Every vehicle you can see on the road has its own, unique Vehicle Identification Number (VIN). It is also sometimes referred to as the body number. VIN is unique to every vehicle, which literally means that no two cars share the same VIN. This is why the number is often compared to a car's DNA or a fingerprint, as it makes it possible to identify a vehicle just as easily and precisely.
VIN is not only used to identify passenger cars but also all the other vehicle types, from motorcycles and mopeds, through buses, trucks, and even trailers.
The first three units are the WMI; it is the identification code of the
manufacturer and country where the car was assembled. For instance, cars with their VINs
beginning with “J” are all made in Japan, while those whose VIN begins with “1” are made in the
units 10 to 17 are letters and digits (the last 4 are always digits) that not only make it possible to identify the exact car (this part is unique for every vehicle), but they also contain data regarding the engine version, drive type, accessories and the like. It is also here that information on the model year and factory where the car was manufactured can be found (the year is always placed at unit 10).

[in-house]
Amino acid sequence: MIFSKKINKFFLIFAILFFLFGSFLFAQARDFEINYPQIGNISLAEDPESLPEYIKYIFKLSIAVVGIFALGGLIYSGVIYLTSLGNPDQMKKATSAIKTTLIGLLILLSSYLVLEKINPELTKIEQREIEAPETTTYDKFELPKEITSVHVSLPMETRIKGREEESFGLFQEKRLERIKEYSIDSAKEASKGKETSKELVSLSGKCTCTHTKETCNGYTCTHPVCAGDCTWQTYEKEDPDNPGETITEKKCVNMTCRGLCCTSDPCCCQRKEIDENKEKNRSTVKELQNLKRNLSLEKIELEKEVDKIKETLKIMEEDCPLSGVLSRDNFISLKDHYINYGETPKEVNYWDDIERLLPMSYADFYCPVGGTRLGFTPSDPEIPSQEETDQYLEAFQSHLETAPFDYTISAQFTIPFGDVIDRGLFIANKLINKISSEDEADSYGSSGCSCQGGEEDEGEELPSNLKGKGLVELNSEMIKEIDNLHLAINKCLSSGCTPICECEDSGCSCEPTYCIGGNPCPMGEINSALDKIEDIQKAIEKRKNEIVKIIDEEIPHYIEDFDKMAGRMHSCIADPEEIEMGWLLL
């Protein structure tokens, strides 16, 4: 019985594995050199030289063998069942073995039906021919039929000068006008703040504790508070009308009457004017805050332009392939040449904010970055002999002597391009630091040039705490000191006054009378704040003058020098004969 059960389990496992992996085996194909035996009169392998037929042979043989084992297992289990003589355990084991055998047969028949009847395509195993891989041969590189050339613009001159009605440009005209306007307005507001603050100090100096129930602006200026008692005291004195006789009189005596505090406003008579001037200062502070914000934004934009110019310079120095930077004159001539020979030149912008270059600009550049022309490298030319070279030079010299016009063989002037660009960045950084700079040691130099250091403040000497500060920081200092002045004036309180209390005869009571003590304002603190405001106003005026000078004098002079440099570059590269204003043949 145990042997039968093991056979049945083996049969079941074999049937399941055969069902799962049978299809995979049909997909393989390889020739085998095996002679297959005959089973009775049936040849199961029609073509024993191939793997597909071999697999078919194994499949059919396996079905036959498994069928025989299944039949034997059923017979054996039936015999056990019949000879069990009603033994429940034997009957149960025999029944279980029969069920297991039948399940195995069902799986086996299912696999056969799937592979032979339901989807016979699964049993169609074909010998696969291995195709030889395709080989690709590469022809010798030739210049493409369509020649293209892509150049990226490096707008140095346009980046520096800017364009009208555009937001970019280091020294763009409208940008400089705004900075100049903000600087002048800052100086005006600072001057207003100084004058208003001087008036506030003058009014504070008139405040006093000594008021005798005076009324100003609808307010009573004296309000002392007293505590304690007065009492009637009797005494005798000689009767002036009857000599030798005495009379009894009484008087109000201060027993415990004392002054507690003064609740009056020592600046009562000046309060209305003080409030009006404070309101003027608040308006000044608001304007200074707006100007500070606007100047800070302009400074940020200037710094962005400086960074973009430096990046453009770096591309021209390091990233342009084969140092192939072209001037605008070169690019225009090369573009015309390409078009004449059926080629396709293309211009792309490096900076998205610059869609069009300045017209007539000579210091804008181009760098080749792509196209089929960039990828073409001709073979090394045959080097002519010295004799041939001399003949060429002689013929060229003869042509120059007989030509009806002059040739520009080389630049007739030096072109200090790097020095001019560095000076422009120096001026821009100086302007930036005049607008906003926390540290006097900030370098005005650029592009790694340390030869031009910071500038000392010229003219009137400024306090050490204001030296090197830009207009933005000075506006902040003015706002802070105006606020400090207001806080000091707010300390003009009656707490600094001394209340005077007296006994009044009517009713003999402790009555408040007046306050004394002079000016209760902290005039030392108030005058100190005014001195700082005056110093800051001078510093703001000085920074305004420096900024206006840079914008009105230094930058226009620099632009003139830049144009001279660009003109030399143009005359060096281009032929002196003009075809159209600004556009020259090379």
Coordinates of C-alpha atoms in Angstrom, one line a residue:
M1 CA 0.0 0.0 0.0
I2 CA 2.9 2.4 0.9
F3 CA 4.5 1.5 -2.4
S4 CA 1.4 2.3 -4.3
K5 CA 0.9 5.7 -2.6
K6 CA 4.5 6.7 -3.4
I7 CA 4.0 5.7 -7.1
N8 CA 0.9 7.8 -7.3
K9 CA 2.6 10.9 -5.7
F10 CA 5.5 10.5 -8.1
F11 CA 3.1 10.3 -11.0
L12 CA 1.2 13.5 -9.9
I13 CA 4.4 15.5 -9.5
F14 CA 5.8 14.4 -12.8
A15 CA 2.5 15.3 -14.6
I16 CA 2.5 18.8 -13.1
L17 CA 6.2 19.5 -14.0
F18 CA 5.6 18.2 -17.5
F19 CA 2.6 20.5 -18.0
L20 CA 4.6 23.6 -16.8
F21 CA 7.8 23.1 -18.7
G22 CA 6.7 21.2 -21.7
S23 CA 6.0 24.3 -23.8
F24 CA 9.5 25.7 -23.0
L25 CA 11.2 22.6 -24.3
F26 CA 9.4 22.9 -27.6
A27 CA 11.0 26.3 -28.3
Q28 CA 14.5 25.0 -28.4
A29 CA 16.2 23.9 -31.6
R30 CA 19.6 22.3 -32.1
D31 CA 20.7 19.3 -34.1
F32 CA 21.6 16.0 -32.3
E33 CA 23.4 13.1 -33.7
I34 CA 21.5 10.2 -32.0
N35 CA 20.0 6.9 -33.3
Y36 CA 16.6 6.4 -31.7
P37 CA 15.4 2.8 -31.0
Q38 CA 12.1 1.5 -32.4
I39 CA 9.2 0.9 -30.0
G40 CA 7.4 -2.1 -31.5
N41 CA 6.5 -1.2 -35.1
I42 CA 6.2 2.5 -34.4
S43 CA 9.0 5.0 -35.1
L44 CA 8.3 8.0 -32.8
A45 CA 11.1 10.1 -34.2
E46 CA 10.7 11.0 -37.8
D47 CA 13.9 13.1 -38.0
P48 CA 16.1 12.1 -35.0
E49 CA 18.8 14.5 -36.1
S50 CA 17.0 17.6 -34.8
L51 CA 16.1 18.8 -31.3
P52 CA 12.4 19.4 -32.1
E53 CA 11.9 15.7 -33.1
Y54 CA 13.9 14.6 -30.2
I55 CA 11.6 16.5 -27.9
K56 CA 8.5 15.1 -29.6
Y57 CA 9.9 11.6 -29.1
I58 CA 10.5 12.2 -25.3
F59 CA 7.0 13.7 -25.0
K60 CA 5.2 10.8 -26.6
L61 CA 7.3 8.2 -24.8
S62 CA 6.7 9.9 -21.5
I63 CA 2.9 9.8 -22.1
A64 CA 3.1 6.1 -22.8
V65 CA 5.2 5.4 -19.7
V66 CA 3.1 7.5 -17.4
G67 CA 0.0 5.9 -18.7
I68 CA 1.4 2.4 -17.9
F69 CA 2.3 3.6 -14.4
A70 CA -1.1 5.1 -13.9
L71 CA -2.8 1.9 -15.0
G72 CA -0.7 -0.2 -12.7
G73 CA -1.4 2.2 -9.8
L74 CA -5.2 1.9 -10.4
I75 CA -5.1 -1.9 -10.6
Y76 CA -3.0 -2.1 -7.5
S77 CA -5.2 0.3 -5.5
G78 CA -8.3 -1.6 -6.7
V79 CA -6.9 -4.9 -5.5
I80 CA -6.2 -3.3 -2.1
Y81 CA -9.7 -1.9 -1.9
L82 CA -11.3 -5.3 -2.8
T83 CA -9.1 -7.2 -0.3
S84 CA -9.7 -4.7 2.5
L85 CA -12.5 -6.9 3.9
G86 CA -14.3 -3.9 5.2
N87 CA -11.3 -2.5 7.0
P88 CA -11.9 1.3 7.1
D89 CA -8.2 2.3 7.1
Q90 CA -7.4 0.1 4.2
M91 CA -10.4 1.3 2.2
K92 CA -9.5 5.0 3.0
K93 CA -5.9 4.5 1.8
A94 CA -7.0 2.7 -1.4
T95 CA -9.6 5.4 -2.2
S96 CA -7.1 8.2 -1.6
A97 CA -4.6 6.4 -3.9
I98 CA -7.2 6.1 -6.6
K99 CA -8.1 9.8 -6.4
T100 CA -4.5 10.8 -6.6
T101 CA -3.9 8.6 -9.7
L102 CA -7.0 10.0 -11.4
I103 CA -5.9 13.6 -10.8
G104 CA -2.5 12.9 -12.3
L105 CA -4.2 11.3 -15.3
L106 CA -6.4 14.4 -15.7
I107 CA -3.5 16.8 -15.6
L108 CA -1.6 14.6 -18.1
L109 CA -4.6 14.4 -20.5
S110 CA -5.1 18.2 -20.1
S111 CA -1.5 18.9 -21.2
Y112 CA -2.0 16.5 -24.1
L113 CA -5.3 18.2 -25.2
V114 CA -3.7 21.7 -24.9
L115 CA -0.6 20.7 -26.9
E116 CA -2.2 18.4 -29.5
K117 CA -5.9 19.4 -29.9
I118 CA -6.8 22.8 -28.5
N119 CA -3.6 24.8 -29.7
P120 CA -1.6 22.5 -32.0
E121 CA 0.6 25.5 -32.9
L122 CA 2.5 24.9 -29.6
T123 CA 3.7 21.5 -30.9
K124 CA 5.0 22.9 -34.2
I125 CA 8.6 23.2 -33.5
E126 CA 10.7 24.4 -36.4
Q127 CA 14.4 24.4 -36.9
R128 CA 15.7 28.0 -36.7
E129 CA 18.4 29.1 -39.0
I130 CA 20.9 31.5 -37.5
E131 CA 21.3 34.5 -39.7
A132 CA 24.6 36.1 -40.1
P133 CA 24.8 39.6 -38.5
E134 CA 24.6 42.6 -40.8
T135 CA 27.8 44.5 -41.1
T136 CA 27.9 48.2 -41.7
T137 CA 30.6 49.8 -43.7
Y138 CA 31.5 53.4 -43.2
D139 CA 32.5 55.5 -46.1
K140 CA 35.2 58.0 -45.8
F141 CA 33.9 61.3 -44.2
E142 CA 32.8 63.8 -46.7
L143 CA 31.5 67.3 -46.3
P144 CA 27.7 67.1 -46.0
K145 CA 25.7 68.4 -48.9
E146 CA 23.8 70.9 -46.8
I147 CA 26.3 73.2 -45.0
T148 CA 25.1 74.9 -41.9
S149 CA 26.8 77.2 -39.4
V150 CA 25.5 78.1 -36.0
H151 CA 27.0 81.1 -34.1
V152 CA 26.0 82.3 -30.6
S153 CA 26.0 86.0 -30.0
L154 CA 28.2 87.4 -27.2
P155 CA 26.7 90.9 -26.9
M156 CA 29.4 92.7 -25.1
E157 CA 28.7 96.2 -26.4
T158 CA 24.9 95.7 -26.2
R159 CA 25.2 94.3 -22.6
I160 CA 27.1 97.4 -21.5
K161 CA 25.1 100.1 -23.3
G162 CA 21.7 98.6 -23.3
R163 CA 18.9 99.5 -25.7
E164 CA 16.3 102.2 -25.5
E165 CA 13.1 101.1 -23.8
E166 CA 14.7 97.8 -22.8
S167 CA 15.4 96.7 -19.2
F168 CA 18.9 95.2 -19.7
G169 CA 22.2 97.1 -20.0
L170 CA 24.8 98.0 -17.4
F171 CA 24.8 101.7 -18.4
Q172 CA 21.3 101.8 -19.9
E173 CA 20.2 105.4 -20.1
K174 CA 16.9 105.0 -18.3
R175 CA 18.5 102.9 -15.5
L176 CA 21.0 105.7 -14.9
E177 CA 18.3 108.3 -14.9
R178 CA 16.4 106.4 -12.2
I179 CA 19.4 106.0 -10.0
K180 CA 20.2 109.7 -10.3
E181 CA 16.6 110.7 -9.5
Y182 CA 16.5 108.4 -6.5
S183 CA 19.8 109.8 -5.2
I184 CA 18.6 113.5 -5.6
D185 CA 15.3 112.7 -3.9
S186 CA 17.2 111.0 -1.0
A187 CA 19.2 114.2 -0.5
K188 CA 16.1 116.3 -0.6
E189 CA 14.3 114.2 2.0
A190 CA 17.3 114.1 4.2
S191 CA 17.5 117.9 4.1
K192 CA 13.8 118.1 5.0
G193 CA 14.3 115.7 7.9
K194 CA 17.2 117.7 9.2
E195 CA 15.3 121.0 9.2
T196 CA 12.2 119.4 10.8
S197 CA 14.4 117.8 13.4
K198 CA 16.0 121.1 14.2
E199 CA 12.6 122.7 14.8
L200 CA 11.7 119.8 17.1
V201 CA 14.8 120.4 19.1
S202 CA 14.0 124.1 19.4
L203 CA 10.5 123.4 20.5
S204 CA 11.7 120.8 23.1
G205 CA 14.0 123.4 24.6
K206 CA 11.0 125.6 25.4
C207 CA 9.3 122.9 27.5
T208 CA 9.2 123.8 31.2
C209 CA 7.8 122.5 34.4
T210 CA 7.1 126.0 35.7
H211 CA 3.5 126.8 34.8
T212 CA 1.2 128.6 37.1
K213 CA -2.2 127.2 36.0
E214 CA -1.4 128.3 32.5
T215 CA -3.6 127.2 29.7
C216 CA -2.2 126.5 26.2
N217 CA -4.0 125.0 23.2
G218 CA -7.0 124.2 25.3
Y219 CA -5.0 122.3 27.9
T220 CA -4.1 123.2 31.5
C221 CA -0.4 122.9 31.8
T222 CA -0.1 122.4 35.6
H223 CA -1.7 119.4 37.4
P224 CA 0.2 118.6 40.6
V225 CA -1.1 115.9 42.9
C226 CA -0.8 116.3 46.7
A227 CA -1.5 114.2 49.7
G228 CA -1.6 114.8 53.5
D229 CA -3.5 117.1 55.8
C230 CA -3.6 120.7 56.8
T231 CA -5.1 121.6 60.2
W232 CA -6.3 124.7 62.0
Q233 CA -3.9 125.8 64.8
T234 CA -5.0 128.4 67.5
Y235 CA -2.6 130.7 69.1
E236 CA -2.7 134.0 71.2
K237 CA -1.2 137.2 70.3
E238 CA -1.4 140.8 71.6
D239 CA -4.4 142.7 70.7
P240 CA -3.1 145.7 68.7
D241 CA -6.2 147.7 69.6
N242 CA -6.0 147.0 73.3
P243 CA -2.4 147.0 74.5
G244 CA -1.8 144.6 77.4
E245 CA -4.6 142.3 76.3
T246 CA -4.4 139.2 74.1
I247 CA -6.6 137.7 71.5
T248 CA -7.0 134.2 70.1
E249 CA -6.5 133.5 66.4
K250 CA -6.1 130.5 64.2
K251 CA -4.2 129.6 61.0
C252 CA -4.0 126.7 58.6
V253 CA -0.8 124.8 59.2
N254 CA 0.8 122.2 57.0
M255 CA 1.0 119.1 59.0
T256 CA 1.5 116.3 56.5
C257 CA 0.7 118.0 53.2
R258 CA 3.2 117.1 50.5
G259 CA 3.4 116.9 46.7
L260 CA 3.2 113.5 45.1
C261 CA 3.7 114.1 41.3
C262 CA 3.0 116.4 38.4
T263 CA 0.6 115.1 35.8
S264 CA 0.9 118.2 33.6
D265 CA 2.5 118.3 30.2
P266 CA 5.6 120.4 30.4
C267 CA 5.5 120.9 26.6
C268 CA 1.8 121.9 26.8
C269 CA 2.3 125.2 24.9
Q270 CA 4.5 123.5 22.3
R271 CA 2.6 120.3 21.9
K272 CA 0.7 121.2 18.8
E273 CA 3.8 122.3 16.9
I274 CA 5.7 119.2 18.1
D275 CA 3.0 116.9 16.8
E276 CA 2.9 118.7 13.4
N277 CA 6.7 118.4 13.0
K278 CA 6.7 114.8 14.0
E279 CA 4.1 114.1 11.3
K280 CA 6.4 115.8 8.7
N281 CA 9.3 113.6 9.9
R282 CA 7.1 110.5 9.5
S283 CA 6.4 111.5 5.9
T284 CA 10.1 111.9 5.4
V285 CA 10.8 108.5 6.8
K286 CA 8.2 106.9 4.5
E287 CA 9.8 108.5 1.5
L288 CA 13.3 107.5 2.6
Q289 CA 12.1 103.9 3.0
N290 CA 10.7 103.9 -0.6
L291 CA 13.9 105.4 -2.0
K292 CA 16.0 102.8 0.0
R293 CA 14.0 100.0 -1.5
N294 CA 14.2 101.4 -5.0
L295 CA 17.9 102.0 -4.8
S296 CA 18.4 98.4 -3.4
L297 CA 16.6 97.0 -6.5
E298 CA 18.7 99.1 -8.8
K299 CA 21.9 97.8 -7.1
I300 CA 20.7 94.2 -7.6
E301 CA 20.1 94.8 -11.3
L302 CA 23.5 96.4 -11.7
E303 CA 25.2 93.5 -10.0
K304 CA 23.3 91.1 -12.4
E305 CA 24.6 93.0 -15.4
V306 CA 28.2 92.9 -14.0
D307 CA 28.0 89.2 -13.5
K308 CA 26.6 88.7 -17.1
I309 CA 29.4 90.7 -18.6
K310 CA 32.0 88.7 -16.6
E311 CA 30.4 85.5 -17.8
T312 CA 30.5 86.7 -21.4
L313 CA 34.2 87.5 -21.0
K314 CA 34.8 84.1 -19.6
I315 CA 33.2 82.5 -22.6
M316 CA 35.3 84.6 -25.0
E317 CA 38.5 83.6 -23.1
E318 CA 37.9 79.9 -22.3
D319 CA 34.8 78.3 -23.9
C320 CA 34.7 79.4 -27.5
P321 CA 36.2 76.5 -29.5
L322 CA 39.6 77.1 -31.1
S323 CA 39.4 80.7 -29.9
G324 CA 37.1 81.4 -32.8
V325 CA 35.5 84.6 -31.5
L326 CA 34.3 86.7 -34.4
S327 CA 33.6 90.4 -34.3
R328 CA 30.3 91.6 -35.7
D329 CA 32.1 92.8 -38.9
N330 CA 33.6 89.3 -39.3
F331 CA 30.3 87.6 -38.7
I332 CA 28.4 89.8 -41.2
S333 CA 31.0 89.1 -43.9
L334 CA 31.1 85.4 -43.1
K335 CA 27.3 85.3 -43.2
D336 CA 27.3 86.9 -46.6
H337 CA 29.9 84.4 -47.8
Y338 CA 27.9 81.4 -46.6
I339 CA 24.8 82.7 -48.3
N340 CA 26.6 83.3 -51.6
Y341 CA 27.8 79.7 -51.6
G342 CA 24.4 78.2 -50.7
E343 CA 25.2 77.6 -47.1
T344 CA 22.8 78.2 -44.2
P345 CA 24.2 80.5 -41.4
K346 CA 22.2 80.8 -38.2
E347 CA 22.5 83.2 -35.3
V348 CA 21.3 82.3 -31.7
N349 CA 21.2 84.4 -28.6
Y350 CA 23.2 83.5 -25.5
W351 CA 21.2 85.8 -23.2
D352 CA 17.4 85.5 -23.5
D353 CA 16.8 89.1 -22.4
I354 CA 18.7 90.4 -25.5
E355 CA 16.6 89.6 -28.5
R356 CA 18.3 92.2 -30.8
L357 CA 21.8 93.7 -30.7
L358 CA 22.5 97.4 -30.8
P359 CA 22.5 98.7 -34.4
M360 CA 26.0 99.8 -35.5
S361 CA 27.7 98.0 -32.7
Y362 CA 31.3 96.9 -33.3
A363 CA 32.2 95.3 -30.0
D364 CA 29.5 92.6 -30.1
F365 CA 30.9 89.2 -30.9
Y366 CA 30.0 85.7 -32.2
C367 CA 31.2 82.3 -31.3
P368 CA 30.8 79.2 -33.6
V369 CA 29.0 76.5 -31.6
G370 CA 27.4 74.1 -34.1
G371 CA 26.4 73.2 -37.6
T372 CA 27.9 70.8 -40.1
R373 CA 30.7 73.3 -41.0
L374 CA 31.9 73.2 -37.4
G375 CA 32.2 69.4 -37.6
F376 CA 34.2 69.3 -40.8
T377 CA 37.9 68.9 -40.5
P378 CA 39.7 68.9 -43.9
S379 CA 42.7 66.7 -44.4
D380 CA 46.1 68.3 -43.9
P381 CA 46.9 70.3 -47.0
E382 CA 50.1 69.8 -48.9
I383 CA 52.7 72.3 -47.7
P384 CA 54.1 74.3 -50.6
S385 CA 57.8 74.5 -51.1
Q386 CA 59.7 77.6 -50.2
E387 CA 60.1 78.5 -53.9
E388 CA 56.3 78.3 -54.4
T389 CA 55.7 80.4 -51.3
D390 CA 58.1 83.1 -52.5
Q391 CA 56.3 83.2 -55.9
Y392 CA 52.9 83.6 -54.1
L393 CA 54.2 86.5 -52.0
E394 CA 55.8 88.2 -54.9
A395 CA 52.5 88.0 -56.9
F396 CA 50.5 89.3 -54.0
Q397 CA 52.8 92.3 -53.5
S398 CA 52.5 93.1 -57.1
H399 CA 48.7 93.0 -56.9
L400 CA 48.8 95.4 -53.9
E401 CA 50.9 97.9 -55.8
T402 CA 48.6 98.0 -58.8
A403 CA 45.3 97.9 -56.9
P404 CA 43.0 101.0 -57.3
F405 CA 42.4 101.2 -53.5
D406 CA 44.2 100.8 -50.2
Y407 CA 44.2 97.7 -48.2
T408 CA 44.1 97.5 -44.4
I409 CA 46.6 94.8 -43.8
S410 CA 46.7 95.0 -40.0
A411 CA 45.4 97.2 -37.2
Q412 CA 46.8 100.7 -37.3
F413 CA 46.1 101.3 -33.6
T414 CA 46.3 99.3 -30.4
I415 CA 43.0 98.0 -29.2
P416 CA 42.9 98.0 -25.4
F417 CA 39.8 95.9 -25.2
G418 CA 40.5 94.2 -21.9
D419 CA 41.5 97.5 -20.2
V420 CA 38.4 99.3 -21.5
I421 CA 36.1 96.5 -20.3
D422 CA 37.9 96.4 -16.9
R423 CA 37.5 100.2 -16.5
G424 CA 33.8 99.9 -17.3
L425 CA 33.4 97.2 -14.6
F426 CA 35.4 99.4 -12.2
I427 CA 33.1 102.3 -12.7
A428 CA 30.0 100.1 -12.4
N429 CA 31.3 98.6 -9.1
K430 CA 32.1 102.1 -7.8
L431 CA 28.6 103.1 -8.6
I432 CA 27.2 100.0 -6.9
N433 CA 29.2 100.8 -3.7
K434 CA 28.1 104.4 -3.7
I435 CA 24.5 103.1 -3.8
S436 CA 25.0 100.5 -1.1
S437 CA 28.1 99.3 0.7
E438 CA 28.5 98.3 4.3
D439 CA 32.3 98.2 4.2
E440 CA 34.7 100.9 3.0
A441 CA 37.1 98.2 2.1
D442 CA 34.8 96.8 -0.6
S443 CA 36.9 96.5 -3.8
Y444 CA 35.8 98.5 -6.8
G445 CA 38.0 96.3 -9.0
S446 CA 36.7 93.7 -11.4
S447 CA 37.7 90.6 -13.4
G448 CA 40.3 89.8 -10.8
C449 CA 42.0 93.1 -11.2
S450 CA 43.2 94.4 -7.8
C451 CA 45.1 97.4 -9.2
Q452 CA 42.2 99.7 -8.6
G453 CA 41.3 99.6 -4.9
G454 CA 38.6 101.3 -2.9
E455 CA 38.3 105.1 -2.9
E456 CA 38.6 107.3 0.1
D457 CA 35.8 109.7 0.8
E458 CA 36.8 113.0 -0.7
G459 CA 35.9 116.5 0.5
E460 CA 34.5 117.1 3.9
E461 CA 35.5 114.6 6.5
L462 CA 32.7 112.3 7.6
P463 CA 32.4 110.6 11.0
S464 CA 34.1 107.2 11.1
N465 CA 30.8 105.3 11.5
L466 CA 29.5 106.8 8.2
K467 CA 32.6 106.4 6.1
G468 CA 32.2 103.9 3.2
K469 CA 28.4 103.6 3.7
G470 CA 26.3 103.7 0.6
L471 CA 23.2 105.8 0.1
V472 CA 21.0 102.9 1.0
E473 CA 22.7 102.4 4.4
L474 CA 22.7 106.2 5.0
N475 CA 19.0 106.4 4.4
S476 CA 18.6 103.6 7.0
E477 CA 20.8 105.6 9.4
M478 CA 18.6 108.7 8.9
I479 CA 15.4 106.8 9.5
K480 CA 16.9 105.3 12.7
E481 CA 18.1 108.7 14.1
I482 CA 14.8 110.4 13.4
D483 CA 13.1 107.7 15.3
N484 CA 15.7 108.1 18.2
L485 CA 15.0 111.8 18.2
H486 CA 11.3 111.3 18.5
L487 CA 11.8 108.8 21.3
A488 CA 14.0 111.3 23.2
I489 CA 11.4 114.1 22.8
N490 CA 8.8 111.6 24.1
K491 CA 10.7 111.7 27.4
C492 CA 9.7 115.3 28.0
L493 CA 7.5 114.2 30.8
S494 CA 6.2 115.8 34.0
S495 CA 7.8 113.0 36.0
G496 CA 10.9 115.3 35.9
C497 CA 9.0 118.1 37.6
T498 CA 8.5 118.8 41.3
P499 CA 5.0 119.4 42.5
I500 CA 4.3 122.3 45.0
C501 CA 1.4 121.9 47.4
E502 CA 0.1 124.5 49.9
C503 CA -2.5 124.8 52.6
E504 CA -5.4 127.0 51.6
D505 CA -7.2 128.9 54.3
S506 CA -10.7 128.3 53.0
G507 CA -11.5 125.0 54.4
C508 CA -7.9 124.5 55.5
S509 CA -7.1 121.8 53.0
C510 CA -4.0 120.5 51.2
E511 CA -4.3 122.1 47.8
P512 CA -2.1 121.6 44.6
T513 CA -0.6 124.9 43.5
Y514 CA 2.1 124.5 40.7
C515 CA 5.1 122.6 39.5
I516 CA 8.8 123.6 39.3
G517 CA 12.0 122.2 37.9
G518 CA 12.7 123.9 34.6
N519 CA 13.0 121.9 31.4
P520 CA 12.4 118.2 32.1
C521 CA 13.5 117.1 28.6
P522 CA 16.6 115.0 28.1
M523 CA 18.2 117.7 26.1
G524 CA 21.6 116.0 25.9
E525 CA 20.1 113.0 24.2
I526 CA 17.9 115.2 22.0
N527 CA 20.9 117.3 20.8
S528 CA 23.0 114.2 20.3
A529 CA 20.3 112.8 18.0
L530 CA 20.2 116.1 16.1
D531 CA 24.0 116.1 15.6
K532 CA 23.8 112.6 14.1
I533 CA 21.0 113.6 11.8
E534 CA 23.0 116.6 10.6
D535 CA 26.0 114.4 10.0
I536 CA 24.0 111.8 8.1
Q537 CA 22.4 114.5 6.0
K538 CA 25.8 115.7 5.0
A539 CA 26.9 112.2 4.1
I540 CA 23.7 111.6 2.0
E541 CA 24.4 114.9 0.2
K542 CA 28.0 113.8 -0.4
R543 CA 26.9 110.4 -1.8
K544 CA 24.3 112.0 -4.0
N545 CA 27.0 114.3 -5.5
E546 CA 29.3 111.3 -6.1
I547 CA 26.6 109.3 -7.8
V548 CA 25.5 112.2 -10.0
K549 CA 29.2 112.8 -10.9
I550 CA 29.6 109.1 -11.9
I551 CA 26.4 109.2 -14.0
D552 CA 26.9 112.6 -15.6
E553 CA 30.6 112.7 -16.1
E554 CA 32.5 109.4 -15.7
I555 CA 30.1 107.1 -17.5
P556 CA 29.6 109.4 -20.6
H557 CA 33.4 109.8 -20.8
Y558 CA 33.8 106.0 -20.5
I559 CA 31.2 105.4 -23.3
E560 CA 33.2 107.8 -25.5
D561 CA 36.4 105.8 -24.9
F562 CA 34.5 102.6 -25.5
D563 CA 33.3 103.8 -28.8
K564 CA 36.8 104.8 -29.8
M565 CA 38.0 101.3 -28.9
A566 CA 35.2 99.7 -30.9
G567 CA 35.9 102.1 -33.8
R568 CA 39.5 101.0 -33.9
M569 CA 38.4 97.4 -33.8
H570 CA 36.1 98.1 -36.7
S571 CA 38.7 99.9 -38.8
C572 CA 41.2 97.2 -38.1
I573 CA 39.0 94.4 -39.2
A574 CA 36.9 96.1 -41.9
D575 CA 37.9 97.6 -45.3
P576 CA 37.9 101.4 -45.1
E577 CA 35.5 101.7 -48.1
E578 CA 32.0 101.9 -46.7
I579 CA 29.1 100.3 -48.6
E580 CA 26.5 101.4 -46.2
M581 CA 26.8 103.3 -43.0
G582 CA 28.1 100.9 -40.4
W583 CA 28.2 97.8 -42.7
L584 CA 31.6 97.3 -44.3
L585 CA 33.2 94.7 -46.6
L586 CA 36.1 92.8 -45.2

The place you should start looking for the VIN number from is the “E” field of the vehicle’s registration book. This is a required field; it must be filled in so the vehicle can be registered. This means it should never be empty. It is good to know that the VIN number provided in the book should be the same as the VIN on the nameplate you can find in the car.
Most of contemporary vehicles have the VIN number in the lower part of the windscreen, on the driver side. The 17 digits should be easily accessible so you won’t need the seller to assist you in finding the VIN.
Some vehicles will have the VIN on different elements of the body. It may be found in the bottom part of the pillar, next to the front passenger seat (Skoda, Seat). You may also be able to find it next to front door hinges (Audi), or on the firewall (BMW, Volvo).
In some cases, the VIN you will find in the car will only contain 12 characters. The number may be shorter because the previous one was damaged or unreadable and the owner decided to replace it in accordance with applicable regulations.
It is also worth noting that the VIN you can find in antique cars may be different than the current 17-character VIN number. There was no standard for the VIN numbers between 1954 and 1981 so different manufacturers used different formats.